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Lyme disease is treated with one of several antibiotics. Usually, these antibiotics are given by mouth, though they may need to be given intravenously in some severe cases of Lyme disease, especially if the nervous system is involved.

For most cases of early Lyme disease, antibiotics should cure the infection. In late stage Lyme disease, symptoms should improve but may not go away completely.

Even after treatment, a patient often still tests positive for anti-Borrelia burgdorferi antibodies. However, continuing to test positive for antibodies does not mean that the patient still has Lyme disease.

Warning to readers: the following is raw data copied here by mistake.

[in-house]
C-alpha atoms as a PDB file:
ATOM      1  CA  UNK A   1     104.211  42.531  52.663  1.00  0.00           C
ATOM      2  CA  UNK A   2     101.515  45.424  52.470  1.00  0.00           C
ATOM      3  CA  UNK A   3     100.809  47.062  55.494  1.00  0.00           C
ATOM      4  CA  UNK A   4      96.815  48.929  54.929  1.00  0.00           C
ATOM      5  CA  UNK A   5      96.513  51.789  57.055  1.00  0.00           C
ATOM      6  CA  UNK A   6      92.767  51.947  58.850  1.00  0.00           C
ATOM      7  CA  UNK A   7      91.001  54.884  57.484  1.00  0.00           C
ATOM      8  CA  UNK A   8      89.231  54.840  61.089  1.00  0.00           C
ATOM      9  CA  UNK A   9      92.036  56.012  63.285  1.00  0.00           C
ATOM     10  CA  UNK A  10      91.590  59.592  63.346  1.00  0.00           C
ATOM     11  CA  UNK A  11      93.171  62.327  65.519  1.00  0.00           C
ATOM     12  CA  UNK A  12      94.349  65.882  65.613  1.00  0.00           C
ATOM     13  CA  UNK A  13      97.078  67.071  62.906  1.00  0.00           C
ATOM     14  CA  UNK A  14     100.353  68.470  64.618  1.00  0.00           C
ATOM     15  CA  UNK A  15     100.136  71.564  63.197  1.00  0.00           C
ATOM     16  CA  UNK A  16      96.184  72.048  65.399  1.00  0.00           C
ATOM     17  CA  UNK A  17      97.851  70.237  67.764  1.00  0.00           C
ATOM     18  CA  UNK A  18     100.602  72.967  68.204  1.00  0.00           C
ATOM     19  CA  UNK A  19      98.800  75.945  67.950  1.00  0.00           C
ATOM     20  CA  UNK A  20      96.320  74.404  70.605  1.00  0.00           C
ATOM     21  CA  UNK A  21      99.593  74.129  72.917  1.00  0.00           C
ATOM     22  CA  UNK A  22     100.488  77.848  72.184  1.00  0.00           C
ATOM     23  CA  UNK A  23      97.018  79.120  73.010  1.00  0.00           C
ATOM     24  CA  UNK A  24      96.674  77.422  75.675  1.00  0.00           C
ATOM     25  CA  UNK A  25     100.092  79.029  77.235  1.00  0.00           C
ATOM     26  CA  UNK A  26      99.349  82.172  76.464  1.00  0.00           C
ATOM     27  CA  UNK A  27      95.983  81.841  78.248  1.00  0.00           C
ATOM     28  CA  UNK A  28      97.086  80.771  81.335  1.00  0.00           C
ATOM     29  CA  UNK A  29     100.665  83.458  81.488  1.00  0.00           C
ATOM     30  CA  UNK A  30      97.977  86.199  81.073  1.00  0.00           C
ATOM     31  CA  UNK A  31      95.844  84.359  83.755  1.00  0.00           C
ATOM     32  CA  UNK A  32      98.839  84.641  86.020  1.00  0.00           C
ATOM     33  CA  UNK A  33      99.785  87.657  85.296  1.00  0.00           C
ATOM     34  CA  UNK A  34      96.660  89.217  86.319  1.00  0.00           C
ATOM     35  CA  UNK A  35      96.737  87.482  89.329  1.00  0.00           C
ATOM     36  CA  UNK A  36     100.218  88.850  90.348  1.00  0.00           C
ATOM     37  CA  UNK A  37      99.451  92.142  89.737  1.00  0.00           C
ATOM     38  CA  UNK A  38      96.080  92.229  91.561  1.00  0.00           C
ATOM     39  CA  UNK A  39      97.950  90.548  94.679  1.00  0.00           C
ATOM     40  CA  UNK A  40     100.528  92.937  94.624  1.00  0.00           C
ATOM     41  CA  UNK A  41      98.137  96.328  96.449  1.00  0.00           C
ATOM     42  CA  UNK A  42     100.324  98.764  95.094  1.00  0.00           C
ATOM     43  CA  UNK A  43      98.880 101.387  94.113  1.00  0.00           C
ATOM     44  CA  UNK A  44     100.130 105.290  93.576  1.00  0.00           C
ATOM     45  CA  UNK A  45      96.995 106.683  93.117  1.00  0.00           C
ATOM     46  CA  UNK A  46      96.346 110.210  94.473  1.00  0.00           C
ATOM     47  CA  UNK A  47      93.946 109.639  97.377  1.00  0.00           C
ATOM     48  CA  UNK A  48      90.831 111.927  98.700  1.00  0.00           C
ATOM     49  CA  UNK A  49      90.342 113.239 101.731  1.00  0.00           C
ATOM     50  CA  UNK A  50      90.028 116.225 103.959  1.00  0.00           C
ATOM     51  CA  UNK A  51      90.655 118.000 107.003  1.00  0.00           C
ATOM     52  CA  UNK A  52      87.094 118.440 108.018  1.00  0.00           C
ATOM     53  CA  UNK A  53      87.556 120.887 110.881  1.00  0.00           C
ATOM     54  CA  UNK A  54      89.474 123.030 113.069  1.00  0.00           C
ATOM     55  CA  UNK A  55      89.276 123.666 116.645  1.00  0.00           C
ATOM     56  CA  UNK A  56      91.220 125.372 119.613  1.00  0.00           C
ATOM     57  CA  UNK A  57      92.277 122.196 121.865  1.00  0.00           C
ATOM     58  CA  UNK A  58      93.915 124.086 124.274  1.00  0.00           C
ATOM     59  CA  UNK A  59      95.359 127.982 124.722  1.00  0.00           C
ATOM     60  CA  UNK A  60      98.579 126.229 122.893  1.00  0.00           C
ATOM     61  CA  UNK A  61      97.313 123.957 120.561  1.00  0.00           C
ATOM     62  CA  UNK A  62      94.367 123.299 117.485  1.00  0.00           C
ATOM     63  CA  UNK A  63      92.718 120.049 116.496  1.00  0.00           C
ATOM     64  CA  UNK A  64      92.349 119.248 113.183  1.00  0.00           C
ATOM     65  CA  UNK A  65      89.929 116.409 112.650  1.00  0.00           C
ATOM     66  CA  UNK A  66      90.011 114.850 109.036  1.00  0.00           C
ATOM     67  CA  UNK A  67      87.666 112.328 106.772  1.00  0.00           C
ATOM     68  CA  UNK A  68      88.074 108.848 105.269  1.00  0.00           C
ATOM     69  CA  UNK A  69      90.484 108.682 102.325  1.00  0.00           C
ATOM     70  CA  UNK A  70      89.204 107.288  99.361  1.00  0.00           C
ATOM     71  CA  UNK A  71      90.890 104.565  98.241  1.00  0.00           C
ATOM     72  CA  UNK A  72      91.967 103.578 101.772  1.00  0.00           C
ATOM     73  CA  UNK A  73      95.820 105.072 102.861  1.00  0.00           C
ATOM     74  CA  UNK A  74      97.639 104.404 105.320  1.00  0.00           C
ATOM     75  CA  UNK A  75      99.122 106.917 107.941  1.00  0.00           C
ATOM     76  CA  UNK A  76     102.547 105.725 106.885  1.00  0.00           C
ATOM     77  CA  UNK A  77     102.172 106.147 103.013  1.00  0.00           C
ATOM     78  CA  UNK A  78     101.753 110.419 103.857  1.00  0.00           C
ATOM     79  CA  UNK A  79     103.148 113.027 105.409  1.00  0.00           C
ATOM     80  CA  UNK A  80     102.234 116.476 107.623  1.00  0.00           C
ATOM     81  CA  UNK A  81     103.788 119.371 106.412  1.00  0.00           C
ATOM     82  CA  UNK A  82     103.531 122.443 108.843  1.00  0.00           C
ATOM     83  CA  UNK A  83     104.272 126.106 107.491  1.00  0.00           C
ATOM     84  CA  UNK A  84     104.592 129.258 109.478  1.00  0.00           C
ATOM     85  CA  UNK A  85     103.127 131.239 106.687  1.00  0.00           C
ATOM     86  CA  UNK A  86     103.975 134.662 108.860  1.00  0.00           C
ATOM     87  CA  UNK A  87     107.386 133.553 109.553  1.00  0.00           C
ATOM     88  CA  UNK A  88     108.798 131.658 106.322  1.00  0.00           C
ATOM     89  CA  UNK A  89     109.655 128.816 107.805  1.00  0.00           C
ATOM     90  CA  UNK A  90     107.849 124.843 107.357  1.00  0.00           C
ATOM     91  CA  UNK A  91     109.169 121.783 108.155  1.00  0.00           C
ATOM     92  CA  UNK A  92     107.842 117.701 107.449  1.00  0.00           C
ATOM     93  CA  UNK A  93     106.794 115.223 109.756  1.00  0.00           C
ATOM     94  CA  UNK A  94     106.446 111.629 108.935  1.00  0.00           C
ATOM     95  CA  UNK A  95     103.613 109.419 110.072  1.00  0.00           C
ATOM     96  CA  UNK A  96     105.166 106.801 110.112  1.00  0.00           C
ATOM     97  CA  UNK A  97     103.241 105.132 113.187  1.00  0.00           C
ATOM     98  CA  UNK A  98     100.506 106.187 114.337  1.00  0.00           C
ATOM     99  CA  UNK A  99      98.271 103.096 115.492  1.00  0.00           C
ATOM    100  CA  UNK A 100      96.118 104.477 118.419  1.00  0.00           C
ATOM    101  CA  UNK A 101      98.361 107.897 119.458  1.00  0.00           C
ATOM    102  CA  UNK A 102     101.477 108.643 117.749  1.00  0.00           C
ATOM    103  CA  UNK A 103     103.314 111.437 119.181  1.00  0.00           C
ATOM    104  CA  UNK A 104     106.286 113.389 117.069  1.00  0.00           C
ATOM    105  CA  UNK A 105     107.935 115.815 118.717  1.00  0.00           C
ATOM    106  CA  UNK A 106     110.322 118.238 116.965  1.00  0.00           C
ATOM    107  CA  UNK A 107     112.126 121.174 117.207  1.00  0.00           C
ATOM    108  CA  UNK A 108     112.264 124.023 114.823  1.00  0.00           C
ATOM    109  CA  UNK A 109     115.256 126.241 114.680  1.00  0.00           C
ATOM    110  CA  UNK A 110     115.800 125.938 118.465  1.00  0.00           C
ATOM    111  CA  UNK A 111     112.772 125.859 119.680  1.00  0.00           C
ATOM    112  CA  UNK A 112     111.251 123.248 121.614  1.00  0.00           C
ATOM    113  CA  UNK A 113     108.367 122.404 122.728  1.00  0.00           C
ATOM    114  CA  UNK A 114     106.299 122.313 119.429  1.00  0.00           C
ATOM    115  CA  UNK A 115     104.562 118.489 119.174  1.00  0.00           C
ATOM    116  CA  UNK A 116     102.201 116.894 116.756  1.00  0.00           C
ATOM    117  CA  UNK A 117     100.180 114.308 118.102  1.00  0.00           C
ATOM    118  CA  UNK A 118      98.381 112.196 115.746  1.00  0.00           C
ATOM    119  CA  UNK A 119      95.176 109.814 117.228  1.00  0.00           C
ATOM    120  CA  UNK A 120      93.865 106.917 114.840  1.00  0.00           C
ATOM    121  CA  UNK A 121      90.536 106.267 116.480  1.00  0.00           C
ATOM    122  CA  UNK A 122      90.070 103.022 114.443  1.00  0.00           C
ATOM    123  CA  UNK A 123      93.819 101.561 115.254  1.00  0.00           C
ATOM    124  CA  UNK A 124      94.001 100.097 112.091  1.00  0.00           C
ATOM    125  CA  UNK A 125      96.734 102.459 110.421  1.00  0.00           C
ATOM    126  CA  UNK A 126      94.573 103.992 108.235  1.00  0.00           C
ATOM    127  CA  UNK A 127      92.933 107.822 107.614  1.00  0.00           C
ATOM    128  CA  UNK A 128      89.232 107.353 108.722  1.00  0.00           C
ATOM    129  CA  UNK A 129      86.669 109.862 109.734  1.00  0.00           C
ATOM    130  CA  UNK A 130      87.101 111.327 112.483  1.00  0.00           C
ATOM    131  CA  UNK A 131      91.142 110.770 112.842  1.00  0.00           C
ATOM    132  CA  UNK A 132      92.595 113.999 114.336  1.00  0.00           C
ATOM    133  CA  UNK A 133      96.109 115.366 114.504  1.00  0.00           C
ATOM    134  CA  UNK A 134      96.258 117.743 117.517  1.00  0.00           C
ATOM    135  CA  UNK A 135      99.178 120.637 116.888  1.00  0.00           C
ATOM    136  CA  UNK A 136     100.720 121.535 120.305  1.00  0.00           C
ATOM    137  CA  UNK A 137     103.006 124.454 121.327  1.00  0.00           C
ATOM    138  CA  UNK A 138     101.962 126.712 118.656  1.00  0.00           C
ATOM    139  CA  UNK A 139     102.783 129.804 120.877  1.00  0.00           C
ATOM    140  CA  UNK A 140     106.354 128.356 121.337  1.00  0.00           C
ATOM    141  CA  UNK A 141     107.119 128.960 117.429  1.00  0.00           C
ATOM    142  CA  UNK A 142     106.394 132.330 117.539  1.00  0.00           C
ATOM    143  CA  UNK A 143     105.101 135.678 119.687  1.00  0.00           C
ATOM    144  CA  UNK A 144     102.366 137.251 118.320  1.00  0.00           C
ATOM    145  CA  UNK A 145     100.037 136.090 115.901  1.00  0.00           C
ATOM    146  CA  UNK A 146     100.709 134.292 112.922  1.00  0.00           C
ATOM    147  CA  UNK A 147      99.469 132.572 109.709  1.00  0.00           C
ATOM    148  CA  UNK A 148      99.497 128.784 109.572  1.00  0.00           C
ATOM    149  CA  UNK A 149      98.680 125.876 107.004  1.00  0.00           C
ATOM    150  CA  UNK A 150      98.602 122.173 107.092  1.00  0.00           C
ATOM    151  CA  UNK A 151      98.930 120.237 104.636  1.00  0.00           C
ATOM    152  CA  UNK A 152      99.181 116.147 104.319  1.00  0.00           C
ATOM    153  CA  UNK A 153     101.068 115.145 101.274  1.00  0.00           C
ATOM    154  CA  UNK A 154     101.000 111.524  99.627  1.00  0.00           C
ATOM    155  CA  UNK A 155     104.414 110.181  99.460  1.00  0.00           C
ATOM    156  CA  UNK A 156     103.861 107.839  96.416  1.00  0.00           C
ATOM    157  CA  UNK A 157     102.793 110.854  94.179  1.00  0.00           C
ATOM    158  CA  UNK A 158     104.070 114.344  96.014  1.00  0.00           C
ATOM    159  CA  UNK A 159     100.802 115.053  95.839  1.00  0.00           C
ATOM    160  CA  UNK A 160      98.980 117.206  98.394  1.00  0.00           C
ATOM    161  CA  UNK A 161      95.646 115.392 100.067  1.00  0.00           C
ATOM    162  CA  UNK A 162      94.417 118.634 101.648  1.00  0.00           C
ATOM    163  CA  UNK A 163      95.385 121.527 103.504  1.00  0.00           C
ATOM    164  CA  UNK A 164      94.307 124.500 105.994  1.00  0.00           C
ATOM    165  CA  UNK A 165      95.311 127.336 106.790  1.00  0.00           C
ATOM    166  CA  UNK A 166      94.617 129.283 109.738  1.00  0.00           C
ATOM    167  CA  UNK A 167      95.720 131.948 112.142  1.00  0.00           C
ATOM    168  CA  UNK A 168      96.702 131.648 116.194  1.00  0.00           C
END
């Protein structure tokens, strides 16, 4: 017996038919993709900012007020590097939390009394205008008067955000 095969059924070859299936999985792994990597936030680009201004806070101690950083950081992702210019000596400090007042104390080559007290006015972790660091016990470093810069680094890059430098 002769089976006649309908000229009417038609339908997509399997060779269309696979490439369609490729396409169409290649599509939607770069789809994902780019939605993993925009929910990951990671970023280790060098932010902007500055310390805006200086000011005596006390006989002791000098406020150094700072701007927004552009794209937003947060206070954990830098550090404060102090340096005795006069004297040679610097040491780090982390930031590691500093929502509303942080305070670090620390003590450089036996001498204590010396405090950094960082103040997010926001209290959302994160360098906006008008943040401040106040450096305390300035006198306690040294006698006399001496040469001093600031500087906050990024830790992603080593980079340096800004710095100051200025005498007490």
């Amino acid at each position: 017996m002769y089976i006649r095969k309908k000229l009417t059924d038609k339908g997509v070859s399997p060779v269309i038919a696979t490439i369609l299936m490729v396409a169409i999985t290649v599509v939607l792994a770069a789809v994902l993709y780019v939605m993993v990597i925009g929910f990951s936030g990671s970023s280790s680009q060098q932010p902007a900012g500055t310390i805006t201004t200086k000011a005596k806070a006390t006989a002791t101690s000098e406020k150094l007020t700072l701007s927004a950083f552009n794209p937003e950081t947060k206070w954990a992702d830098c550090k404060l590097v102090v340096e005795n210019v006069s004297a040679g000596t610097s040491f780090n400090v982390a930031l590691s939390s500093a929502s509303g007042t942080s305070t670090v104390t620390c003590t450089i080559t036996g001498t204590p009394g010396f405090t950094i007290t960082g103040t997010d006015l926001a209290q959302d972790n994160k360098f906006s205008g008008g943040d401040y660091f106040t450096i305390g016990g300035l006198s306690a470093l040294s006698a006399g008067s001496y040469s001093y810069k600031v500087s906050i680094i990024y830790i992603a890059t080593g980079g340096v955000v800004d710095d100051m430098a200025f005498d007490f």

Antibodies, the body's defense system against infection, will not necessarily go away once all the Lyme disease-causing bacteria have been killed. If symptoms continue or worsen after treatment has ended, contact your doctor.

Pregnancy and Lyme Disease

There is currently no proof that Lyme disease causes birth defects. Therefore, a pregnant woman with Lyme disease will most likely have a normal pregnancy, but she will have to be treated with antibiotics that will not affect the pregnancy.

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